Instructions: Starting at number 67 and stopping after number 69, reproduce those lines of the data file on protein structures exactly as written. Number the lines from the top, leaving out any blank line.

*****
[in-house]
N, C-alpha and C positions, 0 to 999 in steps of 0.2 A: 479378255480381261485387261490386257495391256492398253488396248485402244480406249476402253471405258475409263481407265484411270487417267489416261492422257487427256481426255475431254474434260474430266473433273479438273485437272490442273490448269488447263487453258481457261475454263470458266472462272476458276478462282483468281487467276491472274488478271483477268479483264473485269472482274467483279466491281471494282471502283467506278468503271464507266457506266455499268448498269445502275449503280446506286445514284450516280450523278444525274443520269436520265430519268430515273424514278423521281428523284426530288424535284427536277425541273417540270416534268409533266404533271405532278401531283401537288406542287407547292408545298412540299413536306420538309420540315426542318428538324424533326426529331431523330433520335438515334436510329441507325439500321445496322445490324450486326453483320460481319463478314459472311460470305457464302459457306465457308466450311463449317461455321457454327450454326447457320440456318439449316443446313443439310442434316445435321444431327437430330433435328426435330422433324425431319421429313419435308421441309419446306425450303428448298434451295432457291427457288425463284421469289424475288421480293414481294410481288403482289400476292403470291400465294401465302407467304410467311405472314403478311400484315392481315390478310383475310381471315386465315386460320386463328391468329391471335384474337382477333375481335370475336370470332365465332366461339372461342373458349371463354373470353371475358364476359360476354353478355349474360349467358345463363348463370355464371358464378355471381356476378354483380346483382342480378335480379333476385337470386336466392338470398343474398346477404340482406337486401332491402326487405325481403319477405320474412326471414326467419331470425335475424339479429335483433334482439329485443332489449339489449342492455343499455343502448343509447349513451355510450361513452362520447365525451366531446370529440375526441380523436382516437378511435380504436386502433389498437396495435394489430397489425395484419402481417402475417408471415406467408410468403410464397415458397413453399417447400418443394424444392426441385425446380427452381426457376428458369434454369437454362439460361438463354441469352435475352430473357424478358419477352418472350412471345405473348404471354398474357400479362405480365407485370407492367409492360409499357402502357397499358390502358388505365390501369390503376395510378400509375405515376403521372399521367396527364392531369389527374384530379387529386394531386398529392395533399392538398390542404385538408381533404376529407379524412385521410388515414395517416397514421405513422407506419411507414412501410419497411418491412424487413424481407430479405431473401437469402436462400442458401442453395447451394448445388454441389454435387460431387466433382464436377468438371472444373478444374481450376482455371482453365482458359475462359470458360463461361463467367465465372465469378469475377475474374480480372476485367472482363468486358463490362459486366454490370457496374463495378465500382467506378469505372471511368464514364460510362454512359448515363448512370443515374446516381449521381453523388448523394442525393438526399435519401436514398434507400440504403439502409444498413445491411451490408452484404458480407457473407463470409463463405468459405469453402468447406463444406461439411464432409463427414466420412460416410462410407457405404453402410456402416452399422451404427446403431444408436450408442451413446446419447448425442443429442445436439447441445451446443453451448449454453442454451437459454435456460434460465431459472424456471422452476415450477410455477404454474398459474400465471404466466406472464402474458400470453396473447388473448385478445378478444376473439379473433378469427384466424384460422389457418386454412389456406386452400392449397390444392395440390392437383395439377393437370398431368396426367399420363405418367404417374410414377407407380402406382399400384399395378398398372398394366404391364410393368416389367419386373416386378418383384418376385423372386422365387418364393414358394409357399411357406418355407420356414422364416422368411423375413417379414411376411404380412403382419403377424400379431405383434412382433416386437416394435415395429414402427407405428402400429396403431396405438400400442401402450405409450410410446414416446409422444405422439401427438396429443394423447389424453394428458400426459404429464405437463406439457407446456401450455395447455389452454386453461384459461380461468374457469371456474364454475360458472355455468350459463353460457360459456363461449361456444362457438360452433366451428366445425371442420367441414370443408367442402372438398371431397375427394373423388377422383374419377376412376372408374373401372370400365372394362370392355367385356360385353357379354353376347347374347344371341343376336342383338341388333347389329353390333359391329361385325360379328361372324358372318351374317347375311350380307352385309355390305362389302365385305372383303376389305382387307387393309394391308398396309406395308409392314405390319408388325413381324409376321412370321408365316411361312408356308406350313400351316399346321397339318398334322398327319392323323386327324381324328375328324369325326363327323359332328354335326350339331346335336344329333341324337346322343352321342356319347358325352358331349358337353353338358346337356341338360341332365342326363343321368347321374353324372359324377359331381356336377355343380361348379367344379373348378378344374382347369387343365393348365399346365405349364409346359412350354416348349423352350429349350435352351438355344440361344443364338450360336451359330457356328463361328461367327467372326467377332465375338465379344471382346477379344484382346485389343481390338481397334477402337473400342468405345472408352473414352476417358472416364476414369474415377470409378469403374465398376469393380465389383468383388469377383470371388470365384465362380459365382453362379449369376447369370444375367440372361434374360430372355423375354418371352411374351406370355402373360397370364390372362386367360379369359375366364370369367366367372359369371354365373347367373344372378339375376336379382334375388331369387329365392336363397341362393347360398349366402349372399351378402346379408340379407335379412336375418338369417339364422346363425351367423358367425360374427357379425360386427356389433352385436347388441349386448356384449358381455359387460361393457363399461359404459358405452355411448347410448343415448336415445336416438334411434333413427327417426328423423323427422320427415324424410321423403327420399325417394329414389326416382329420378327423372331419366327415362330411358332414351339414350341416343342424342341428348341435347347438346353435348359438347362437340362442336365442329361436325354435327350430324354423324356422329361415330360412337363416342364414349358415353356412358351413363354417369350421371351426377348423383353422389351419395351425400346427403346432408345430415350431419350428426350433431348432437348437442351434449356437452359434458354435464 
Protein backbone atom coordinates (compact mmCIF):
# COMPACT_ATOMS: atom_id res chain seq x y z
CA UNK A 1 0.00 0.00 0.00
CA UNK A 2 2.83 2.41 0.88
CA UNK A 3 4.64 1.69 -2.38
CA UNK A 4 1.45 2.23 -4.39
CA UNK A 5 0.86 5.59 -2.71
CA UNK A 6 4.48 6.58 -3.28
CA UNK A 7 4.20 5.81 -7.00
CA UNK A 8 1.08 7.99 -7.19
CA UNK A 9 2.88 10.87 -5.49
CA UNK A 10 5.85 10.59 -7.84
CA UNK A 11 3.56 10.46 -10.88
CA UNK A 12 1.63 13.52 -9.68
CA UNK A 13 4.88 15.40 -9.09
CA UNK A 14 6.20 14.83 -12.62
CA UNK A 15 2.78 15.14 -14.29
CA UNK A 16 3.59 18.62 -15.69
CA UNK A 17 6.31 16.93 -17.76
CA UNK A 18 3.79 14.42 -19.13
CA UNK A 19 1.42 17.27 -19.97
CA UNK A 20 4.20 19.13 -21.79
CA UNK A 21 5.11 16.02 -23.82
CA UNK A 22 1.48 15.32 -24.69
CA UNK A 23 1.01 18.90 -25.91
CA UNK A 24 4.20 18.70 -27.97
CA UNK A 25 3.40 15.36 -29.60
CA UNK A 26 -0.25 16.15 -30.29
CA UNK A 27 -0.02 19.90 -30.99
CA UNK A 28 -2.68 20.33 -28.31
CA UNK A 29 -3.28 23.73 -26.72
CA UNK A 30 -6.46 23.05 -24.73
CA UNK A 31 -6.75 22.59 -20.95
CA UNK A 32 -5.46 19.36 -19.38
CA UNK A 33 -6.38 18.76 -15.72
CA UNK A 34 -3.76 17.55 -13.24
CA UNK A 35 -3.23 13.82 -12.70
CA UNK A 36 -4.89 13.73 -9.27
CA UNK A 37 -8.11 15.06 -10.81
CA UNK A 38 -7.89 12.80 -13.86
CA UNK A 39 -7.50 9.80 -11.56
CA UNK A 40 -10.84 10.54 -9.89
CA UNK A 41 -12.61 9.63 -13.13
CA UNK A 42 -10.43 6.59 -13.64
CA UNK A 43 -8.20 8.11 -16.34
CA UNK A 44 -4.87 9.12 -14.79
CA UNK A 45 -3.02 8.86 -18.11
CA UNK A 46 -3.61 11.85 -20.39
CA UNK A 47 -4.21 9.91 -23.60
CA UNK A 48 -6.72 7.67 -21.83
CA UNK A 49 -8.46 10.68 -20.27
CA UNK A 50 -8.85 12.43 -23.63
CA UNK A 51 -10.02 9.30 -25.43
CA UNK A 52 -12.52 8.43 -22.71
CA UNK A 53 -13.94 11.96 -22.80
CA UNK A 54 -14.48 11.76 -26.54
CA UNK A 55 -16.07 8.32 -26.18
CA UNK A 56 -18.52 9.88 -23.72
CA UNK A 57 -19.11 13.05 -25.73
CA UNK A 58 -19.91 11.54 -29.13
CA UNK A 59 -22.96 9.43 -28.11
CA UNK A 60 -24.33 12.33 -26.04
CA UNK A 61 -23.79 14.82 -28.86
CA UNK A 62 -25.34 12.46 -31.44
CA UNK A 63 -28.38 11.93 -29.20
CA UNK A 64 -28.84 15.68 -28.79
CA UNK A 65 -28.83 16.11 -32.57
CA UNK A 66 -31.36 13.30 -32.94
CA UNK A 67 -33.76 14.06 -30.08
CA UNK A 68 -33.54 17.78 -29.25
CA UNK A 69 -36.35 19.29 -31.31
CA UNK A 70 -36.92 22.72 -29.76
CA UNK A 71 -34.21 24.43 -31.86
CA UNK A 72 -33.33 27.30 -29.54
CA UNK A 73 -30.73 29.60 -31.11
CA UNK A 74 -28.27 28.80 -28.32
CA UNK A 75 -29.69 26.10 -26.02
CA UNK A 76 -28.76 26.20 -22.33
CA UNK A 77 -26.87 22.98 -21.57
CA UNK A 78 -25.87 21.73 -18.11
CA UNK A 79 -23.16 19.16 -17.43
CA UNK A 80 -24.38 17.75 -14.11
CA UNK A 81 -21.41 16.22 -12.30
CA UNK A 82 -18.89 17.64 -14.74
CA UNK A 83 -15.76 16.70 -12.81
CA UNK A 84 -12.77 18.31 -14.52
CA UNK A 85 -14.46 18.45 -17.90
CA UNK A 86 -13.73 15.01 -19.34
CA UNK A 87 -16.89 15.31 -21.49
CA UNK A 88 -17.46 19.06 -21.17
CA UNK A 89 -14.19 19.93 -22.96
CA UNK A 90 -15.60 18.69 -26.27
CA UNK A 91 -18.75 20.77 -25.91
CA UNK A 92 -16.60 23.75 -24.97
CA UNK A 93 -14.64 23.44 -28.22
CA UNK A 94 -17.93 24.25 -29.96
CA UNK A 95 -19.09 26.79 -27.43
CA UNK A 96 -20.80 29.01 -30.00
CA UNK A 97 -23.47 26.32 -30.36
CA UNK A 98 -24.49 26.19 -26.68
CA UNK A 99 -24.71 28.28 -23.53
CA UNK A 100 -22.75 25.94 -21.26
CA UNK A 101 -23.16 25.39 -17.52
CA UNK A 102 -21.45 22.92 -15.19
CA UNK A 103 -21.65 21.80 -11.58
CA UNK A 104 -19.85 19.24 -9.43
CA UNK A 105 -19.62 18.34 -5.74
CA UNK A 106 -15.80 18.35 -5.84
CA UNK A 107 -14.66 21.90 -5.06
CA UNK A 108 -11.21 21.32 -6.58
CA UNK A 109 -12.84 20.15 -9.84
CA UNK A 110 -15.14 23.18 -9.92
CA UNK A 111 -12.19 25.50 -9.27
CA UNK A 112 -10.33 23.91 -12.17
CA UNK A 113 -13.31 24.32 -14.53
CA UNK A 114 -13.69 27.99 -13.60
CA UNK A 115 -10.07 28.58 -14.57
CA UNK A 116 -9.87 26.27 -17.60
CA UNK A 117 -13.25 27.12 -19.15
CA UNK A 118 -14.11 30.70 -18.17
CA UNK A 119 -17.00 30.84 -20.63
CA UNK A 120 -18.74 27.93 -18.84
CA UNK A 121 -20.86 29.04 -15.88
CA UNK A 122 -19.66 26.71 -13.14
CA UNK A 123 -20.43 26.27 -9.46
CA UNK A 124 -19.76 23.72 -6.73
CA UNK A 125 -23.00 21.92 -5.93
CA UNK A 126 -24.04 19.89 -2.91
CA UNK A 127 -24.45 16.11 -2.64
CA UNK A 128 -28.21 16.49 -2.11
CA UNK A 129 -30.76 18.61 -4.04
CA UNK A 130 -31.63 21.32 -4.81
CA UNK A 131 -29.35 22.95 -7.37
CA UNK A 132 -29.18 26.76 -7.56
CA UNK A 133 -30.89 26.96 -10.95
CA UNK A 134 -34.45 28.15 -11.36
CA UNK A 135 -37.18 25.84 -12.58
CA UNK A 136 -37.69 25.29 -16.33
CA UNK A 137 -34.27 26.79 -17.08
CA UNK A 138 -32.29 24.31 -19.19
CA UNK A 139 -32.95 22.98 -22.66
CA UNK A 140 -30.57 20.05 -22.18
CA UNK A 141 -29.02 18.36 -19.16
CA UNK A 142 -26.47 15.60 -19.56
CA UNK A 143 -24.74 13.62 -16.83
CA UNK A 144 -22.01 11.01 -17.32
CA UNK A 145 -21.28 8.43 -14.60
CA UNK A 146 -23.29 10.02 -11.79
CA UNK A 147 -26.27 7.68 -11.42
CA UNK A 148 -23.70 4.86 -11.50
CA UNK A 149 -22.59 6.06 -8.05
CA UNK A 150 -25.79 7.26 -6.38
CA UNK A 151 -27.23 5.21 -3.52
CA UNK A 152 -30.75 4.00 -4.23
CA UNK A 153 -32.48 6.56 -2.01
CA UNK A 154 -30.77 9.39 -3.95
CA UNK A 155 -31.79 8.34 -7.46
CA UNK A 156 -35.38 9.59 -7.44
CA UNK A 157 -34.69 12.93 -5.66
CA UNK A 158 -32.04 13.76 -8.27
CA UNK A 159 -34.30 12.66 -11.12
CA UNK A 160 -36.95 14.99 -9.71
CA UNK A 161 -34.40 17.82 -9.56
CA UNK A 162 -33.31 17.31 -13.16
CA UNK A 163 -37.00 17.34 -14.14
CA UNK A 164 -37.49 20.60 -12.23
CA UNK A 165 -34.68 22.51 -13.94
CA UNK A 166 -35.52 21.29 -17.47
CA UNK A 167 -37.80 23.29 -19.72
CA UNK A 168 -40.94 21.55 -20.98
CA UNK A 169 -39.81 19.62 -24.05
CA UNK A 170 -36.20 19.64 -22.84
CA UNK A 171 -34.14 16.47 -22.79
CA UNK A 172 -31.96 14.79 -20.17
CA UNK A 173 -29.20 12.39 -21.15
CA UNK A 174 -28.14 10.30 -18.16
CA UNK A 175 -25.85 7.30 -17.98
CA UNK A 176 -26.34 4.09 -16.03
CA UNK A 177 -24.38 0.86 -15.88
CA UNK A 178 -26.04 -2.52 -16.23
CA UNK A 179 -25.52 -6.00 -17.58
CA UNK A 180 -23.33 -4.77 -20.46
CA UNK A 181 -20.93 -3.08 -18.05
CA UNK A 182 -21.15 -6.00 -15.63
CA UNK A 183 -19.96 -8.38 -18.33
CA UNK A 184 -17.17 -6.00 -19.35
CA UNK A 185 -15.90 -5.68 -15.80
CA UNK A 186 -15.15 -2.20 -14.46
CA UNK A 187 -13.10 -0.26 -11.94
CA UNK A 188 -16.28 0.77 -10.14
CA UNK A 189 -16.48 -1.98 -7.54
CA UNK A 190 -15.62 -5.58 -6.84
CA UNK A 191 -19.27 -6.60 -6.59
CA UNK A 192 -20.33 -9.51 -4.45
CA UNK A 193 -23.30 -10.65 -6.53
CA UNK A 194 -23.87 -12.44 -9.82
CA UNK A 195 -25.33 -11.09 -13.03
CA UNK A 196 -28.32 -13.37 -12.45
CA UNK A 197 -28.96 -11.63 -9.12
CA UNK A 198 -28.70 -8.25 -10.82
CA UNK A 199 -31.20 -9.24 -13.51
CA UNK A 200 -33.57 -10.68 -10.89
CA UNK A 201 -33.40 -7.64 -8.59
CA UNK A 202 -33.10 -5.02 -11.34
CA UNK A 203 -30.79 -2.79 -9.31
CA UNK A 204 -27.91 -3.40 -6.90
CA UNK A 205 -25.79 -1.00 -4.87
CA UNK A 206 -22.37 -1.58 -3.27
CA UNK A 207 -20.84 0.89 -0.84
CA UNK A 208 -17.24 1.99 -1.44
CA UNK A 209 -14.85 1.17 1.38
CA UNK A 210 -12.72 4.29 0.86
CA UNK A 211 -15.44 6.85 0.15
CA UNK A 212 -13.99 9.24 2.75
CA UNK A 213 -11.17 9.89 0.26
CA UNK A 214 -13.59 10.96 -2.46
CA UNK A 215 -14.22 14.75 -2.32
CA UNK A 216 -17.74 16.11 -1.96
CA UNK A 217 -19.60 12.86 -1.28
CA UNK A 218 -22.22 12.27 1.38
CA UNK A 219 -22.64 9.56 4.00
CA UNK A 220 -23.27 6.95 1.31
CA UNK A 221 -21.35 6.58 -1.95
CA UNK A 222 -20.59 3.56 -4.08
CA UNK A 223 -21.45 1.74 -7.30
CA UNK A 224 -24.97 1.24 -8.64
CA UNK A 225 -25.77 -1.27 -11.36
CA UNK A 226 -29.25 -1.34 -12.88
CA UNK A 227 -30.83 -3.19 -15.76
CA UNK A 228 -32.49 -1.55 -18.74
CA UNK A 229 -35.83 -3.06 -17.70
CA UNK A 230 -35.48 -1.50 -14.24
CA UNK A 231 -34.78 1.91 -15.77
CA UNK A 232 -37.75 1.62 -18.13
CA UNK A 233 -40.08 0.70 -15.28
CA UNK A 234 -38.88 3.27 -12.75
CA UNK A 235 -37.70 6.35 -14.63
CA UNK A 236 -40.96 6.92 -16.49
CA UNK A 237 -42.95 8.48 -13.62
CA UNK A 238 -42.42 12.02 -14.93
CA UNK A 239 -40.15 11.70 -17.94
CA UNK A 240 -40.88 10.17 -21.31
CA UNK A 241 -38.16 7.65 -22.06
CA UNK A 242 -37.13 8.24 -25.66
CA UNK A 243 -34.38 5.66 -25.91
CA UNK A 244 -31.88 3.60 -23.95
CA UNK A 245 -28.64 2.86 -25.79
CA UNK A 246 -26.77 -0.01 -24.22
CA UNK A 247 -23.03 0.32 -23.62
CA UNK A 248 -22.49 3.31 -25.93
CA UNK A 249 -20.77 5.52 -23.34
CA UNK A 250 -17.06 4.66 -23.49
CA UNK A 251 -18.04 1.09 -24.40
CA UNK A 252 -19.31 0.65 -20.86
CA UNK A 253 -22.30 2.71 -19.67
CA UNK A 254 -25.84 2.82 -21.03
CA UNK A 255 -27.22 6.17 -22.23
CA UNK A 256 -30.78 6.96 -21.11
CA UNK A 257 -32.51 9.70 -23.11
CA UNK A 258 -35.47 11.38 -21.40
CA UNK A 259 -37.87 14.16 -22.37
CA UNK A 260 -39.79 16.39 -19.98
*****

CA UNK A 63 -28.38 11.93 -29.20
CA UNK A 64 -28.84 15.68 -28.79
CA UNK A 65 -28.83 16.11 -32.57